Unexpected gains: Overweight Asian Americans are protected from anti-foreign prejudice
Association for Psychological Science / SAGE Publications
Reason for embargo
This is the author accepted manuscript. It is currently under an indefinite embargo pending publication by SAGE Publications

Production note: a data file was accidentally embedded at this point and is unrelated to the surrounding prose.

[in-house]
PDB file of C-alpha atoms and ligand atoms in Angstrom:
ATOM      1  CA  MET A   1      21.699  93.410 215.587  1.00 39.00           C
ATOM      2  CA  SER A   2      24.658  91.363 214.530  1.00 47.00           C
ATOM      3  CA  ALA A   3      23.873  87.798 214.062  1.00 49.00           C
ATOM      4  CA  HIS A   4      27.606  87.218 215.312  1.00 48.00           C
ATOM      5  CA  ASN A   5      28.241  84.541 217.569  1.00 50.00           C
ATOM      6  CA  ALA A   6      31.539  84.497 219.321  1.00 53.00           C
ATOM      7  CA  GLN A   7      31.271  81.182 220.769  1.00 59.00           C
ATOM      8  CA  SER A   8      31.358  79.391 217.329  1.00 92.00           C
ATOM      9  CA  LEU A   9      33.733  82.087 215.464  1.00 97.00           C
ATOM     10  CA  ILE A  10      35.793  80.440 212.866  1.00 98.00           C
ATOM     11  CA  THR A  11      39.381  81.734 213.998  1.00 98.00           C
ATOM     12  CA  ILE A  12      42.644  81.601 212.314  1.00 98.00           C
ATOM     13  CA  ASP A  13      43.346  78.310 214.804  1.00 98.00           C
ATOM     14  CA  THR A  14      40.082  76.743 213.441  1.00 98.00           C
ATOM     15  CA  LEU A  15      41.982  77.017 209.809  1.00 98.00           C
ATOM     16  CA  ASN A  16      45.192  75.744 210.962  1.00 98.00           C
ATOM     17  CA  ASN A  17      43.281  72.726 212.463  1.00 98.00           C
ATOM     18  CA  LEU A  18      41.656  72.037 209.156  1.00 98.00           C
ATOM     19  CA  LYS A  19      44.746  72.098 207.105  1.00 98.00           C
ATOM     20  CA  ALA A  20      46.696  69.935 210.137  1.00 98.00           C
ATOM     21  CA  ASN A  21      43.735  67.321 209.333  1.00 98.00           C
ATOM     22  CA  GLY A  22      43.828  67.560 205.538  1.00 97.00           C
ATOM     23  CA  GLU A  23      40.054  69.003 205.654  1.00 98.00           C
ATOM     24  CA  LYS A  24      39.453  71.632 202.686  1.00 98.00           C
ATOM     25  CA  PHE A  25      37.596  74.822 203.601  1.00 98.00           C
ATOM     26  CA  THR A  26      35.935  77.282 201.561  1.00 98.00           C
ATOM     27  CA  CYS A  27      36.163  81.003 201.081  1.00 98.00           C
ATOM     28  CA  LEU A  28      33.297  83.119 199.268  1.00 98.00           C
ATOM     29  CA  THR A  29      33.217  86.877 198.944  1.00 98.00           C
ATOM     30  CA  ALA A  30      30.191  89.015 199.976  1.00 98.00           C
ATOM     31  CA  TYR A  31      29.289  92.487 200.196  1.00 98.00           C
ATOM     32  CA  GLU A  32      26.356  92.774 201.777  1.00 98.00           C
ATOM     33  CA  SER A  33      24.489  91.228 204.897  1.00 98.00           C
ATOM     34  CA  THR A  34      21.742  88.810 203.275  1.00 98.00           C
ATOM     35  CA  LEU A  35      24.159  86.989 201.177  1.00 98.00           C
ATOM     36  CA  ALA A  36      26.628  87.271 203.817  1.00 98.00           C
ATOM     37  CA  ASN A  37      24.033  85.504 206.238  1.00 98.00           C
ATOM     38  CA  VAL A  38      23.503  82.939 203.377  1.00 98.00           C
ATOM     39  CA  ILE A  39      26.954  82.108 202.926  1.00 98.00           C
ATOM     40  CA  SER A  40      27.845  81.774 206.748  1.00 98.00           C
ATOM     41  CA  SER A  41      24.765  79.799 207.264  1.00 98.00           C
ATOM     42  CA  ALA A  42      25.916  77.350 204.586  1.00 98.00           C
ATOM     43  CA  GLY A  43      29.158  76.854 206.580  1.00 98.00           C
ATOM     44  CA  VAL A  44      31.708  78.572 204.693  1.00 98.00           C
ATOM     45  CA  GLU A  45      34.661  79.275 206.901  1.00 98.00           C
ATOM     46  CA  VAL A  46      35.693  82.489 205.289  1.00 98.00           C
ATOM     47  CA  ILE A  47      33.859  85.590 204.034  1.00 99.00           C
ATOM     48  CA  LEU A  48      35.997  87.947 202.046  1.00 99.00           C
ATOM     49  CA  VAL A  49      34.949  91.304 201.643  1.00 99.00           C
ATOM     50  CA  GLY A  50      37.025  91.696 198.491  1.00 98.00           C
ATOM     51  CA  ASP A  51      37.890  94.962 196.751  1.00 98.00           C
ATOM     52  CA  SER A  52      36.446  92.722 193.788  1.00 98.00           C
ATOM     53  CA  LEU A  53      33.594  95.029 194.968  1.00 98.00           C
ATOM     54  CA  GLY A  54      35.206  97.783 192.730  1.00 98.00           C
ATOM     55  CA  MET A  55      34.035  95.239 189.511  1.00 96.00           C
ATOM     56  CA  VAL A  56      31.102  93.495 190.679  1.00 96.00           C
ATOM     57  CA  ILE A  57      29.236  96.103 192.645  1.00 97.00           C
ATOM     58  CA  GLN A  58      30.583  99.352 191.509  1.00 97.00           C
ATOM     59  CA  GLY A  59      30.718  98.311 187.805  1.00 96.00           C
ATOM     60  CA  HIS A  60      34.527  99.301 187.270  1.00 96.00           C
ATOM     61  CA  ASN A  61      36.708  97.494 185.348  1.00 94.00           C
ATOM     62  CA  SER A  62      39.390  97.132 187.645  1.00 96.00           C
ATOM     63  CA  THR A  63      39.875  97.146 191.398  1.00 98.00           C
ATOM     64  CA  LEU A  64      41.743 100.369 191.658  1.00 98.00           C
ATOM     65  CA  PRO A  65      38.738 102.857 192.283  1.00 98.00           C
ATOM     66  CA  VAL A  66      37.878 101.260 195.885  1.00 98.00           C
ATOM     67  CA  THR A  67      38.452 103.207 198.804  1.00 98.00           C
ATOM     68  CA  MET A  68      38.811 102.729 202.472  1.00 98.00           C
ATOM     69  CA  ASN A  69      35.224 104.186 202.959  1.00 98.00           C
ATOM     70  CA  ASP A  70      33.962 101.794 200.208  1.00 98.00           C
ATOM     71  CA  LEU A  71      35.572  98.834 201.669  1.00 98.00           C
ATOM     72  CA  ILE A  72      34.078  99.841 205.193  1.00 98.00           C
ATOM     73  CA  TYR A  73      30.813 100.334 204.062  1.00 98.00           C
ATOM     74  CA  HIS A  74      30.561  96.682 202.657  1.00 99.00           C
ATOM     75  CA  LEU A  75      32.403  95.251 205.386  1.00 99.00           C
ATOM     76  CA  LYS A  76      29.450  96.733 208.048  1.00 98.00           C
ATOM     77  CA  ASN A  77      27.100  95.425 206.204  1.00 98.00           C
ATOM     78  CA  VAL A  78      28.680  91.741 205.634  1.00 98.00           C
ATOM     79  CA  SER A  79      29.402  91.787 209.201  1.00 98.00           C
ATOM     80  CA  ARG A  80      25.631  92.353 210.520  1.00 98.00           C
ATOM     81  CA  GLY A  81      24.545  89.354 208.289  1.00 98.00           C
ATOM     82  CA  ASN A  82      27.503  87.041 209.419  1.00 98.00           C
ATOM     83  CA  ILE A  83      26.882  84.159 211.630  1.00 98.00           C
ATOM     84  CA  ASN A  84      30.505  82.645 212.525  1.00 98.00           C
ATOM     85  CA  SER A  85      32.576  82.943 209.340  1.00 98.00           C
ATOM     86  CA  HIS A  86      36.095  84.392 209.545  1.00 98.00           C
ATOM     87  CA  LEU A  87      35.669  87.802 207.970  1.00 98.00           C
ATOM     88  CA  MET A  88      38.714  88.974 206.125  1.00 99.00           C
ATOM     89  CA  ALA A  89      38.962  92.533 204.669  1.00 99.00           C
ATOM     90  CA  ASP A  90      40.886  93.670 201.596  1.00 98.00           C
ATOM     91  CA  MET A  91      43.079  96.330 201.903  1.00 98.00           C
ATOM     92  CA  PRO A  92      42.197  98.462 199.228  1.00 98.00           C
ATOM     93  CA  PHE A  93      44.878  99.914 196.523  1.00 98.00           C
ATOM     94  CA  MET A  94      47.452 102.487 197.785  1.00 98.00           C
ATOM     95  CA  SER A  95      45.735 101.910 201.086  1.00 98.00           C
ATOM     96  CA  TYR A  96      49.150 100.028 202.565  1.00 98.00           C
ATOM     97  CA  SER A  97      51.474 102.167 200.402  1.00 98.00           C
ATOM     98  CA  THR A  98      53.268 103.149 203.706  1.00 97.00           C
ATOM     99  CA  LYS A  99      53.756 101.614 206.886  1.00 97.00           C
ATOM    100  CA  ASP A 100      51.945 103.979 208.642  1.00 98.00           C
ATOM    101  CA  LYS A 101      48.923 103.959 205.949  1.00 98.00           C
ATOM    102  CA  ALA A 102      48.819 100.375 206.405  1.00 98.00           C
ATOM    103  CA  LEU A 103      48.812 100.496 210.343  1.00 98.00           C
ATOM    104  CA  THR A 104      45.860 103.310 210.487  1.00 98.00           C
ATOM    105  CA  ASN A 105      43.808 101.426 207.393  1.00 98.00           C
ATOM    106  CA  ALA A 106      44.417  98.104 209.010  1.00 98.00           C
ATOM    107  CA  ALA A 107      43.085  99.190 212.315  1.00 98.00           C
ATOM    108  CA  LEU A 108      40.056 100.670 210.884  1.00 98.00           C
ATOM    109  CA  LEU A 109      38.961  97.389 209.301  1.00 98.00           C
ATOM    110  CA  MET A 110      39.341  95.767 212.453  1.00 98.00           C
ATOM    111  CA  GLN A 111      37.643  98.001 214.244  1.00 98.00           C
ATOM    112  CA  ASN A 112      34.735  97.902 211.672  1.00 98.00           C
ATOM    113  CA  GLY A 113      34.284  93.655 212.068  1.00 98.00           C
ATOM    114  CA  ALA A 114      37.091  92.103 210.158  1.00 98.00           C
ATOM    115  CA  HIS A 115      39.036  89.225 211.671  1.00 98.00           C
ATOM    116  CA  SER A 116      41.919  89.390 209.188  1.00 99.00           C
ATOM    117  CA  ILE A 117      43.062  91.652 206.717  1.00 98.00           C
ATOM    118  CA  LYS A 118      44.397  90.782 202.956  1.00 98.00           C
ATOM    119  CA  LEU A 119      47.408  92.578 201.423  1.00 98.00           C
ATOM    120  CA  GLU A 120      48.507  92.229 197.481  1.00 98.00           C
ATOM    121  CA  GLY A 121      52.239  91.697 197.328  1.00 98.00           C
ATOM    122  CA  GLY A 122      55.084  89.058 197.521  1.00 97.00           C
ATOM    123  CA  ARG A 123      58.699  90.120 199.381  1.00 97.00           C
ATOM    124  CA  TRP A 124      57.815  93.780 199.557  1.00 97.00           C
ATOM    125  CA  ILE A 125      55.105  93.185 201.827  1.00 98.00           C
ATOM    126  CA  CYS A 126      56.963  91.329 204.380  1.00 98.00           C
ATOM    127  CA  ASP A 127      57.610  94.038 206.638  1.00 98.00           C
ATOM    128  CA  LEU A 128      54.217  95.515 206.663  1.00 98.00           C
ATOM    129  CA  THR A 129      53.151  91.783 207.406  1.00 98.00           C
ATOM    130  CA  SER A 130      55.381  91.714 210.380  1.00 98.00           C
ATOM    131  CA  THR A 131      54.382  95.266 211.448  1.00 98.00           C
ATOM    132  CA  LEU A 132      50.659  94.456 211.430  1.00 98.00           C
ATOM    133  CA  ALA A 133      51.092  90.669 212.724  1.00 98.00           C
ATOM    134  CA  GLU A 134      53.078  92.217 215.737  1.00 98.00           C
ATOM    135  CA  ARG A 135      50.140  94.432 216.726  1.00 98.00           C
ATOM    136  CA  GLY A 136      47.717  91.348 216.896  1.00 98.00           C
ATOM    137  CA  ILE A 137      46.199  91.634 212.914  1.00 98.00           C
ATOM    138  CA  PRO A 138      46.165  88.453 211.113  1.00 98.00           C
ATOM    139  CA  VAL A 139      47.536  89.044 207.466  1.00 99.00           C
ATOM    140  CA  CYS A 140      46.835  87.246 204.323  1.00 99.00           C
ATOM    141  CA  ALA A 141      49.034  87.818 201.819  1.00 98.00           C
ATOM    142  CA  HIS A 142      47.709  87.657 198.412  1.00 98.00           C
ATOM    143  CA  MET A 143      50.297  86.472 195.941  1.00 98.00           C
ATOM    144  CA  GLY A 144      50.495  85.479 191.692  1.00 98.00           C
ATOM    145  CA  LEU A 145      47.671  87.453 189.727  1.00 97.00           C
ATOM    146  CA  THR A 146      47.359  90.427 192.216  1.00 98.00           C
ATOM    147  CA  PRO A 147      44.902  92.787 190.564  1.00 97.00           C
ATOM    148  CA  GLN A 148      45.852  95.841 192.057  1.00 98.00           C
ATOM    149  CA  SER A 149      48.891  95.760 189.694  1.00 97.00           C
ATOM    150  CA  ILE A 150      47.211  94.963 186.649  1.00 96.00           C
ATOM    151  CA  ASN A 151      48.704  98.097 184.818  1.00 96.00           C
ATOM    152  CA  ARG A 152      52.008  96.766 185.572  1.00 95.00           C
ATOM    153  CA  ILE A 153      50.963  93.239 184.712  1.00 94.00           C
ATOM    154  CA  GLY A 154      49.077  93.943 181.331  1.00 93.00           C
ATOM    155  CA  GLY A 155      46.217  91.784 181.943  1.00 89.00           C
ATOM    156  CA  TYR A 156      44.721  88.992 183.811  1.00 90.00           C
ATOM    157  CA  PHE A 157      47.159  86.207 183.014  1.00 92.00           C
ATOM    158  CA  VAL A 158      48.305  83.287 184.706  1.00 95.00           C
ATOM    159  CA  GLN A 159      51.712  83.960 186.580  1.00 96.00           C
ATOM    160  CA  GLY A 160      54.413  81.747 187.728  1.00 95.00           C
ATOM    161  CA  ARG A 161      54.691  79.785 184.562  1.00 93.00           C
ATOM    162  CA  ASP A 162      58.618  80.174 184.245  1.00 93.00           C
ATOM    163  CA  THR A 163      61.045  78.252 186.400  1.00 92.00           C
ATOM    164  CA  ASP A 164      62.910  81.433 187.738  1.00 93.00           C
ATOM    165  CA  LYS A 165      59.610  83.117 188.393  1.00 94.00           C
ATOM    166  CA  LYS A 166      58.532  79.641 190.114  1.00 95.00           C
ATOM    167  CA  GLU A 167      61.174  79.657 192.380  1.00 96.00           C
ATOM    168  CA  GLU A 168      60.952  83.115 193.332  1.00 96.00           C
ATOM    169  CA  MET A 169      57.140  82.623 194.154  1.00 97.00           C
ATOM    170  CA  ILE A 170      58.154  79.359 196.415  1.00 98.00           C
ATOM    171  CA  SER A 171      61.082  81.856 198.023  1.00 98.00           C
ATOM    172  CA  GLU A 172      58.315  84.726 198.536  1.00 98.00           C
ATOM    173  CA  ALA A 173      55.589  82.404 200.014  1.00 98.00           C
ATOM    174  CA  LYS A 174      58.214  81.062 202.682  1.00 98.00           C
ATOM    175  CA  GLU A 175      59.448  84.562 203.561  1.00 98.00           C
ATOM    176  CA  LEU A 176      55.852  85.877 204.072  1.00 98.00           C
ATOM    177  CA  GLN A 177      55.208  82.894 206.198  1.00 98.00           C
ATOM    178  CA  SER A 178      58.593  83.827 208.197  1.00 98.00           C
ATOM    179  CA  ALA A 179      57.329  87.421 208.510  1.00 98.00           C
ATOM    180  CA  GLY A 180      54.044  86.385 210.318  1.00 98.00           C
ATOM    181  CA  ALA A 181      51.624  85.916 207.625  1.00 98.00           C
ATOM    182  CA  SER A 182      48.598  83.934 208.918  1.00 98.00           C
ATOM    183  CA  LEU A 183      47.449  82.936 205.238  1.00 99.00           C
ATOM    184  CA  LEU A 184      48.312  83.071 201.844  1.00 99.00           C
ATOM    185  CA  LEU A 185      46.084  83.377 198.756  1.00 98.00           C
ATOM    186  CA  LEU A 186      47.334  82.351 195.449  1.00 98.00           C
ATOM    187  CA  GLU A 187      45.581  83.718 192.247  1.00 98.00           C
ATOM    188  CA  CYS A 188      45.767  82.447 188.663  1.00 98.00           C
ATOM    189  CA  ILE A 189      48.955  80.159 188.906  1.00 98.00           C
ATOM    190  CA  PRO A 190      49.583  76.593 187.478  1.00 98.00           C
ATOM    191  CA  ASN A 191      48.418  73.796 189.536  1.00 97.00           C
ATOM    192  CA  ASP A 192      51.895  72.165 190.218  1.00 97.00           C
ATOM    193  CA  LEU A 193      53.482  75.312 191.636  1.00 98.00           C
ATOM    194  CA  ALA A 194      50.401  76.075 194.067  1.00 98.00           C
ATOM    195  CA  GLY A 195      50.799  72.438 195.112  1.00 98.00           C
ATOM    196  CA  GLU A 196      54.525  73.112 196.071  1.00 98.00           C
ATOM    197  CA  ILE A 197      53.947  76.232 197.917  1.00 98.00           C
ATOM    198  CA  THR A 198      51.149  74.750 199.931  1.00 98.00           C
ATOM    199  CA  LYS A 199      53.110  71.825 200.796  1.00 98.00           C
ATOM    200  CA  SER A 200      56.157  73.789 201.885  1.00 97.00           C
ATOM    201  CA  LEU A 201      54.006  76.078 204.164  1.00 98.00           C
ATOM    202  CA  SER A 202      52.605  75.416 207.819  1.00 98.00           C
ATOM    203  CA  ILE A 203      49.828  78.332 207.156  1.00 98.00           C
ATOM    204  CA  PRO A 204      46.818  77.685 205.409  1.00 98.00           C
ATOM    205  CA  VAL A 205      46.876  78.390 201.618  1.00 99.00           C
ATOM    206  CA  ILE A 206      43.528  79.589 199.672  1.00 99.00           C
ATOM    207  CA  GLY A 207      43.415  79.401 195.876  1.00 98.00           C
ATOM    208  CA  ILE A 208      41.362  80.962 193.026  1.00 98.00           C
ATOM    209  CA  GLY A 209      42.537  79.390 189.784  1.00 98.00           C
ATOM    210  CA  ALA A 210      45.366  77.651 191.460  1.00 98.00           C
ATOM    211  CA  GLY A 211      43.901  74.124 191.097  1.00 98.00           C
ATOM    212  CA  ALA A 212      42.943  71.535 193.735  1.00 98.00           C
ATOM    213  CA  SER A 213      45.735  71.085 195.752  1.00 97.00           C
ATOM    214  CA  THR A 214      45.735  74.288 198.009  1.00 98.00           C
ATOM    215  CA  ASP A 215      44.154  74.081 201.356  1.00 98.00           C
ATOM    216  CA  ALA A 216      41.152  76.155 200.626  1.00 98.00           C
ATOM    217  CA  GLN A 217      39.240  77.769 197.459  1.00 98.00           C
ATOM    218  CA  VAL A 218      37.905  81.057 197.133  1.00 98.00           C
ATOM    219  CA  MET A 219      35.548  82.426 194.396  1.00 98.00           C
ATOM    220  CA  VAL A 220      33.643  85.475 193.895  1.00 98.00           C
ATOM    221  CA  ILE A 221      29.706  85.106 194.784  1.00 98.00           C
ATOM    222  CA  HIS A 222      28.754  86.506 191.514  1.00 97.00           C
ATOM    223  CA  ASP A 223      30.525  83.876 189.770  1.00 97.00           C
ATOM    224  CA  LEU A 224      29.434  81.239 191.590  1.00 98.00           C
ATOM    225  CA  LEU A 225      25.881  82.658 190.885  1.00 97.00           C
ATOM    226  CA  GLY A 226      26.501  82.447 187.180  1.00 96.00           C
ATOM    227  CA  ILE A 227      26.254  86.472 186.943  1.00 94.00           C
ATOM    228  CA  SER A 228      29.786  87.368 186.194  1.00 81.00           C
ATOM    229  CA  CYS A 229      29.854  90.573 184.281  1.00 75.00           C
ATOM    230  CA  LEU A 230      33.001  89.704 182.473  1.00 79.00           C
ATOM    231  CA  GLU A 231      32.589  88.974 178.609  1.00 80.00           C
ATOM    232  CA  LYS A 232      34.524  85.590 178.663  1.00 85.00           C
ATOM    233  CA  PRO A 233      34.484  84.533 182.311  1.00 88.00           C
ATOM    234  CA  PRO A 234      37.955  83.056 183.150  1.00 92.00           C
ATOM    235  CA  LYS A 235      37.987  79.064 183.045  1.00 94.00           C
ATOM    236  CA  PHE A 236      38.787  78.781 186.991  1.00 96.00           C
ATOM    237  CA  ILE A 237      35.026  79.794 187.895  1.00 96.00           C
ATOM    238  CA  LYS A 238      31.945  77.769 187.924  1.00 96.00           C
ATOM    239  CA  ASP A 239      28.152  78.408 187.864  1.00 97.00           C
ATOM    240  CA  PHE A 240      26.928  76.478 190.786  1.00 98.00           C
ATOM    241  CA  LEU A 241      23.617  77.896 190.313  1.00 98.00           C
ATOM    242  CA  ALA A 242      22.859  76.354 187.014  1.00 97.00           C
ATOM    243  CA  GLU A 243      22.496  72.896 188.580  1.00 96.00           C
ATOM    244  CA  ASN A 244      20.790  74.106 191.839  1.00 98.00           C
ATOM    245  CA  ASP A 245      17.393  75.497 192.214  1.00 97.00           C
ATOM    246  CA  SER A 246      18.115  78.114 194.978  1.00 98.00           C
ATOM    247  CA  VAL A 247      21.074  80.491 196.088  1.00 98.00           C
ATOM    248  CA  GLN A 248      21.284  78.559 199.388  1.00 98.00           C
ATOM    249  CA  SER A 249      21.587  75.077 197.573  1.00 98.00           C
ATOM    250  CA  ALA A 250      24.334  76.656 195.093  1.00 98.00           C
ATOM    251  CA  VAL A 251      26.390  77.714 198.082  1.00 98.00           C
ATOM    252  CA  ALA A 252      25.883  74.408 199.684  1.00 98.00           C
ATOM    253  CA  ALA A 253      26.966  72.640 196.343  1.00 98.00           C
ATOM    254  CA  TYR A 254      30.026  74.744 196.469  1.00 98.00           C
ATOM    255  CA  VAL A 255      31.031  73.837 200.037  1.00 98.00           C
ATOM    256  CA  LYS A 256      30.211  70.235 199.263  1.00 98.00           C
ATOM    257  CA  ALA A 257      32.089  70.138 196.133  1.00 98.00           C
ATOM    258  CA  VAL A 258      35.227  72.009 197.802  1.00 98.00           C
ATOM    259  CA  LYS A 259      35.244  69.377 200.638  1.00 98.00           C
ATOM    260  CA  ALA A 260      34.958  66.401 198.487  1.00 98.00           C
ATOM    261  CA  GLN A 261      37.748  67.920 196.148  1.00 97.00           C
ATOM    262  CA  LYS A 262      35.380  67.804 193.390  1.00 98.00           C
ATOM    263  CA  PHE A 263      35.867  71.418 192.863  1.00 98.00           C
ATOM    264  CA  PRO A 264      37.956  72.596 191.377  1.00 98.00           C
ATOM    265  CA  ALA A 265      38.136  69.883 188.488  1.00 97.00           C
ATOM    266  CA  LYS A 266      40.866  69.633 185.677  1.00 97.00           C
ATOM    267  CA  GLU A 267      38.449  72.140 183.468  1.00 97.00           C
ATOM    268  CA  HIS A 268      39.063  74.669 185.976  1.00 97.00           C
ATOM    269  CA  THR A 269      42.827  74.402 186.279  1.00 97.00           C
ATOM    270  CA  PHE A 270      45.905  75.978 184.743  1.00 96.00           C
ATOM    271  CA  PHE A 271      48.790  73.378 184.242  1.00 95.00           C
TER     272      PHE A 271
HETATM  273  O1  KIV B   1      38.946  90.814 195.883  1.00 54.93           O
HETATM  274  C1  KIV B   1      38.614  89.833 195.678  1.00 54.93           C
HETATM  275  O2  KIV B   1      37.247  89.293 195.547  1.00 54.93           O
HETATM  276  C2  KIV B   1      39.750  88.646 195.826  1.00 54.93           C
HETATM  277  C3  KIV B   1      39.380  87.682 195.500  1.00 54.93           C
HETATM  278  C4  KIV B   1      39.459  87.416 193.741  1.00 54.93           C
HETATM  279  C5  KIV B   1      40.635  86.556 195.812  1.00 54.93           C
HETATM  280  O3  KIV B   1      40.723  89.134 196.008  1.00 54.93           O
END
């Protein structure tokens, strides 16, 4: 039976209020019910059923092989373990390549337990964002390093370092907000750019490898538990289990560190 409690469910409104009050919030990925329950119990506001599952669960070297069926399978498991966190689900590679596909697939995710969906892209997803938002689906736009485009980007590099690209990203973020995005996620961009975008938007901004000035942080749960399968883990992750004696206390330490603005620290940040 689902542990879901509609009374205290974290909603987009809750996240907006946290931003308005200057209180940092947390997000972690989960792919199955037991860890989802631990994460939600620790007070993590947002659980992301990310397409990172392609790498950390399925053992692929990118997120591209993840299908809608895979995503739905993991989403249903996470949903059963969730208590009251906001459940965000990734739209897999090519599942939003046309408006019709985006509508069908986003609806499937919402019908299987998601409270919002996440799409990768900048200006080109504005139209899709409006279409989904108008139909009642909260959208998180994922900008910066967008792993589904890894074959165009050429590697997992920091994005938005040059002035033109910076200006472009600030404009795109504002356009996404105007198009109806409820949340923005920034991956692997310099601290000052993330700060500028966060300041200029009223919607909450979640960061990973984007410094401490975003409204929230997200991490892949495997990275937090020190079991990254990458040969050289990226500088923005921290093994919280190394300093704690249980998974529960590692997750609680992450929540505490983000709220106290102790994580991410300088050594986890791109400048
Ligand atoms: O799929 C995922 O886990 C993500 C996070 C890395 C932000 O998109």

Can being overweight, a factor that commonly leads to stigmatization, ironically protect some people of color from anti-foreign prejudice? In 10 studies, participants were presented with photos that were edited to be overweight (BMI > 25) or normal-weight (BMI < 25). A meta-analysis of all studies revealed that overweight Asian Americans were perceived as significantly more American than normal-weight versions of the same people, whereas the same was not true for White, Black, or Latino Americans. A second meta-analysis showed that overweight Asian American men were perceived as less likely to be in the U.S. without documentation than their normal-weight counterparts. A final study demonstrated that weight stereotypes about presumed countries of origin shape who is considered American. Taken together, these studies demonstrate that being overweight can buffer Asian Americans from assumptions that they are not American and protect them from related forms of prejudice.